Build together a more inclusive society….SHALOM



SUNDAY, APRIL 24, 2022
“Disability, in any form, represents a challenge and an opportunity to build together a more inclusive and civil society…The Covid-19 pandemic has had a very serious impact, especially on the most fragile, the elderly, people with disabilities and their families.… Dear brothers and sisters, in this situation, our response must be solidarity, forming a network. Solidarity in prayer and solidarity in charity, that becomes real sharing. Faced with so many wounds, especially in the most vulnerable, we must not squander the opportunity to support each other. Let us take responsibility for human suffering with projects and proposals that put the smallest at the center.”
Pope Francis

“You are waiting for a miracle when it has already happened…”


We Think We Know What It Will Look Like

Standing in the thick green
of bindweed and cheese wheel
it is easy to dream of a time
when the garden is perfectly
hoed and the peppers hang
red on the stems, the green beans
dangle like long slender earrings
and the ears of corn swell with gold.
“Silly dreamer,” says Rumi, who
comes in to sit beside the peas.
“You are waiting for a miracle
when it is already happening.”

Rosemerry Wahtola Trommer
in The Miracle Already Happening:
everyday life with Rumi

“When we resort to violence, we show that we no longer know anything about God, who is our Father, or even about others, who are our brothers and sisters. We lose sight of why we are in the world and even end up committing senseless acts of cruelty. We see this in the folly of war, where Christ is crucified yet another time. Christ is once more nailed to the Cross in mothers who mourn the unjust death of husbands and sons. He is crucified in refugees who flee from bombs with children in their arms. He is crucified in the elderly left alone to die; in young people deprived of a future; in soldiers

Pope Francis

How do people stay true to each other?


On Faith

by Cecilia Woloch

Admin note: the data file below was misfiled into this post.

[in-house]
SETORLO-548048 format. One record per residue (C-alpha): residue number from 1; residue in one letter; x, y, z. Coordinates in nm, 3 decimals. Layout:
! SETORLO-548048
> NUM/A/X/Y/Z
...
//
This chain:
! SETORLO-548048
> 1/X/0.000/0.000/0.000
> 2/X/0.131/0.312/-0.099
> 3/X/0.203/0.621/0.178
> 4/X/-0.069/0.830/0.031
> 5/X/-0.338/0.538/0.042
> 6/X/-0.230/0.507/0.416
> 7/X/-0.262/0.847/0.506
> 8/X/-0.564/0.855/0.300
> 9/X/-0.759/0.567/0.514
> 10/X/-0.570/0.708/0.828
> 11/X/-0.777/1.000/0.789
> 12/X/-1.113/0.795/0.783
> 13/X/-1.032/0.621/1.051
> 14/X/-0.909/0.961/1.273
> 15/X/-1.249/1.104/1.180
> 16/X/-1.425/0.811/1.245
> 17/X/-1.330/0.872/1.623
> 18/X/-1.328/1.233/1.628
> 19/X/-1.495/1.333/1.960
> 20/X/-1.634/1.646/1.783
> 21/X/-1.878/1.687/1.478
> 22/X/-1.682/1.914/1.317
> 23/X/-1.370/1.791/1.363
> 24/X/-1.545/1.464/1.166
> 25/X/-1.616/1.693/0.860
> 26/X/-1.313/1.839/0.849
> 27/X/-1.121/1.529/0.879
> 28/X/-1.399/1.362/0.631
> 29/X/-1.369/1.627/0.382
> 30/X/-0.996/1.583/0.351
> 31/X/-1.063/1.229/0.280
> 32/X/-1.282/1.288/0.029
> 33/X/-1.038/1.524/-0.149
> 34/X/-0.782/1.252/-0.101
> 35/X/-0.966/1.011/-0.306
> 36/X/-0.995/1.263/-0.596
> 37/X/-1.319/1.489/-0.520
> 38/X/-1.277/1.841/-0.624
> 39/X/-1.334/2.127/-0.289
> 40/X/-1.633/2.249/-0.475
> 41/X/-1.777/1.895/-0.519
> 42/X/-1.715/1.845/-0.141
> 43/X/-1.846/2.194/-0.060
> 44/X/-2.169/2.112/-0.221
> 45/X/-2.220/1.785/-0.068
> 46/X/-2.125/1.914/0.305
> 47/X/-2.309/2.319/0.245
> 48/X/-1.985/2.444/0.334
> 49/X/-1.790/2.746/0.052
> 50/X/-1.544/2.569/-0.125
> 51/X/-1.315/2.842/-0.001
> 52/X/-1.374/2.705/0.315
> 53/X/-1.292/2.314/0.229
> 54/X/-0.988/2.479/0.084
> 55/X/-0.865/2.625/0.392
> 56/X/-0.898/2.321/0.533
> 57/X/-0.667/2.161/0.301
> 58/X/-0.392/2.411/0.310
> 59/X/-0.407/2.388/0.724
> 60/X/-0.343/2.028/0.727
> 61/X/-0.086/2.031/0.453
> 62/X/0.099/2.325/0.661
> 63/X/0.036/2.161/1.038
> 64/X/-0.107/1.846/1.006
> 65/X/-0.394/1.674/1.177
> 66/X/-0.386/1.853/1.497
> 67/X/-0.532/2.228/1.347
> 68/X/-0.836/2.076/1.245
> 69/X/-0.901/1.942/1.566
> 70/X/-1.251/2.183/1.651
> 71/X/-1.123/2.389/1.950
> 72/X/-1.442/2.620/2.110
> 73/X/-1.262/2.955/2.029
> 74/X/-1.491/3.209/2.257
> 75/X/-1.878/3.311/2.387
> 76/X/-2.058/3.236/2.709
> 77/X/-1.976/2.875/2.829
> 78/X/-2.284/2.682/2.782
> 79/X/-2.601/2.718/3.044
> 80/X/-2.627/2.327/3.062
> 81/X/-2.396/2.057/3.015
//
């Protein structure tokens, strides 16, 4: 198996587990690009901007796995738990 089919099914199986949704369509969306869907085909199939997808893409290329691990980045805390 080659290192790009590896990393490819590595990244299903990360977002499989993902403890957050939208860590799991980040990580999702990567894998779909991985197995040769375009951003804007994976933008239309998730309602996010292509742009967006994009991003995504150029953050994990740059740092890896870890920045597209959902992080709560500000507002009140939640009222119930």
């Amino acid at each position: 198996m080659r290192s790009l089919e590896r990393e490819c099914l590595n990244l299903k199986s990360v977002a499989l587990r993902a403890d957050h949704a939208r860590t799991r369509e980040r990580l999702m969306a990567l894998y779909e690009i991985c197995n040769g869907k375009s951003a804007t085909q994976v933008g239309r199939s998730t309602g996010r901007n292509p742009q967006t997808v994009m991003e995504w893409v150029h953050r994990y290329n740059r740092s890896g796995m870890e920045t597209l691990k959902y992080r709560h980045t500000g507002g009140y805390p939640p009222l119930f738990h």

How do people stay true to each other?

When I think of my parents all those years

in the unmade bed of their marriage, not ever

longing for anything else—or: no, they must

have longed; there must have been flickerings,

stray desires, nights she turned from him,

sleepless, and wept, nights he rose silently,

smoked in the dark, nights that nest of breath

and tangled limbs must have seemed

not enough. But it was. Or they just

held on. A gift, perhaps, I’ve tossed out,

having been always too willing to fly

to the next love, the next and the next, certain

nothing was really mine, certain nothing

would ever last. So faith hits me late, if at all;

faith that this latest love won’t end, or ends

in the shapeless sleep of death. But faith is hard.

When he turns his back to me now, I think:

disappear. I think: not what I want. I think

of my mother lying awake in those arms

that could crush her. That could have. Did not.

“On Faith” by Cecilia Woloch, from Late. © BOA Editions, 2003.

FRIDAY, APRIL 22, 2022

“If we want to test whether we truly belong to Christ, let us look at how we behave toward those who have hurt us. The Lord asks us to respond not as we feel, or as everyone else does, but in the way he acts toward us. He asks us to break out of the mindset that says: “I will love you if you love me; I will be your friend if you are my friend; I will help you if you help me.” Rather, we are to show compassion and mercy to everyone, for God sees a son or a daughter in each person. He does not separate us into good and bad, friends and enemies. We are the ones who do this, and we make God suffer. For him, all of us are his beloved children, children whom he desires to embrace and forgive.”